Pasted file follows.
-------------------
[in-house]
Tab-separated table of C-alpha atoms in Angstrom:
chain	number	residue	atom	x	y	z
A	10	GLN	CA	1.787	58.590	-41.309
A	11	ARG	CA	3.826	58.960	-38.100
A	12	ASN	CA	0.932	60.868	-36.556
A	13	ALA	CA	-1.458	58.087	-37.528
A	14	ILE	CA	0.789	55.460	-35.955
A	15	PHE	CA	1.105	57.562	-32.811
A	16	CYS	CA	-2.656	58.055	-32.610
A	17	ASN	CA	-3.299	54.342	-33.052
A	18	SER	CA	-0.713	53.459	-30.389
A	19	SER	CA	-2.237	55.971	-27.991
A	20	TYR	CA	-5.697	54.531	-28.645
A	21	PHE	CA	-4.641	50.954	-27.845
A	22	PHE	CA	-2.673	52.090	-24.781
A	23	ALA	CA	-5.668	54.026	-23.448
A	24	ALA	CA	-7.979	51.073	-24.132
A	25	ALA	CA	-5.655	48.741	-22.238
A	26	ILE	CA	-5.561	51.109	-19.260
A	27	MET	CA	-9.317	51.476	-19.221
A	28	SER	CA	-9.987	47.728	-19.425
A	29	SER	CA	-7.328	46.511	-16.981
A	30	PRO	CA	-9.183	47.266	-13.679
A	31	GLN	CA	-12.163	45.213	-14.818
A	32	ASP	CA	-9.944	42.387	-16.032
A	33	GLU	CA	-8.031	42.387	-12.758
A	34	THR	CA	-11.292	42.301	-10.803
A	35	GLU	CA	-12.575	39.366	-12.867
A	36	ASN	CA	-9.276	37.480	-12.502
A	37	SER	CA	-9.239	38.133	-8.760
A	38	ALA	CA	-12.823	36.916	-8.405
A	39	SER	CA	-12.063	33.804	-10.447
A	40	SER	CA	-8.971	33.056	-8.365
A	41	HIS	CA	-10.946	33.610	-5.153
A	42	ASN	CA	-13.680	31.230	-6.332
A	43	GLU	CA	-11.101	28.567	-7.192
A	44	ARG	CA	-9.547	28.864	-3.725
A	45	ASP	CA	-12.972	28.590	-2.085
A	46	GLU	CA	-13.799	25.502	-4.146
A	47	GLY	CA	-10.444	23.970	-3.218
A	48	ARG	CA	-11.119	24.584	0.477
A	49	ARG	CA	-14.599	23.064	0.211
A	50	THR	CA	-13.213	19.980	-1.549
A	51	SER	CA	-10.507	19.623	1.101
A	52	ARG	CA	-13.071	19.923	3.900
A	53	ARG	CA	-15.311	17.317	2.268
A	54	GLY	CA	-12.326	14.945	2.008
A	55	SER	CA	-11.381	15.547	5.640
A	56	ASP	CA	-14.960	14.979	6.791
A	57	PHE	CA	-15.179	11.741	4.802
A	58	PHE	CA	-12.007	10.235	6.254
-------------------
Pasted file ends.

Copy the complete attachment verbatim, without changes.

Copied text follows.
[in-house]
Tab-separated table of C-alpha atoms in Angstrom:
chain	number	residue	atom	x	y	z
A	10	GLN	CA	1.787	58.590	-41.309
A	11	ARG	CA	3.826	58.960	-38.100
A	12	ASN	CA	0.932	60.868	-36.556
A	13	ALA	CA	-1.458	58.087	-37.528
A	14	ILE	CA	0.789	55.460	-35.955
A	15	PHE	CA	1.105	57.562	-32.811
A	16	CYS	CA	-2.656	58.055	-32.610
A	17	ASN	CA	-3.299	54.342	-33.052
A	18	SER	CA	-0.713	53.459	-30.389
A	19	SER	CA	-2.237	55.971	-27.991
A	20	TYR	CA	-5.697	54.531	-28.645
A	21	PHE	CA	-4.641	50.954	-27.845
A	22	PHE	CA	-2.673	52.090	-24.781
A	23	ALA	CA	-5.668	54.026	-23.448
A	24	ALA	CA	-7.979	51.073	-24.132
A	25	ALA	CA	-5.655	48.741	-22.238
A	26	ILE	CA	-5.561	51.109	-19.260
A	27	MET	CA	-9.317	51.476	-19.221
A	28	SER	CA	-9.987	47.728	-19.425
A	29	SER	CA	-7.328	46.511	-16.981
A	30	PRO	CA	-9.183	47.266	-13.679
A	31	GLN	CA	-12.163	45.213	-14.818
A	32	ASP	CA	-9.944	42.387	-16.032
A	33	GLU	CA	-8.031	42.387	-12.758
A	34	THR	CA	-11.292	42.301	-10.803
A	35	GLU	CA	-12.575	39.366	-12.867
A	36	ASN	CA	-9.276	37.480	-12.502
A	37	SER	CA	-9.239	38.133	-8.760
A	38	ALA	CA	-12.823	36.916	-8.405
A	39	SER	CA	-12.063	33.804	-10.447
A	40	SER	CA	-8.971	33.056	-8.365
A	41	HIS	CA	-10.946	33.610	-5.153
A	42	ASN	CA	-13.680	31.230	-6.332
A	43	GLU	CA	-11.101	28.567	-7.192
A	44	ARG	CA	-9.547	28.864	-3.725
A	45	ASP	CA	-12.972	28.590	-2.085
A	46	GLU	CA	-13.799	25.502	-4.146
A	47	GLY	CA	-10.444	23.970	-3.218
A	48	ARG	CA	-11.119	24.584	0.477
A	49	ARG	CA	-14.599	23.064	0.211
A	50	THR	CA	-13.213	19.980	-1.549
A	51	SER	CA	-10.507	19.623	1.101
A	52	ARG	CA	-13.071	19.923	3.900
A	53	ARG	CA	-15.311	17.317	2.268
A	54	GLY	CA	-12.326	14.945	2.008
A	55	SER	CA	-11.381	15.547	5.640
A	56	ASP	CA	-14.960	14.979	6.791
A	57	PHE	CA	-15.179	11.741	4.802
A	58	PHE	CA	-12.007	10.235	6.254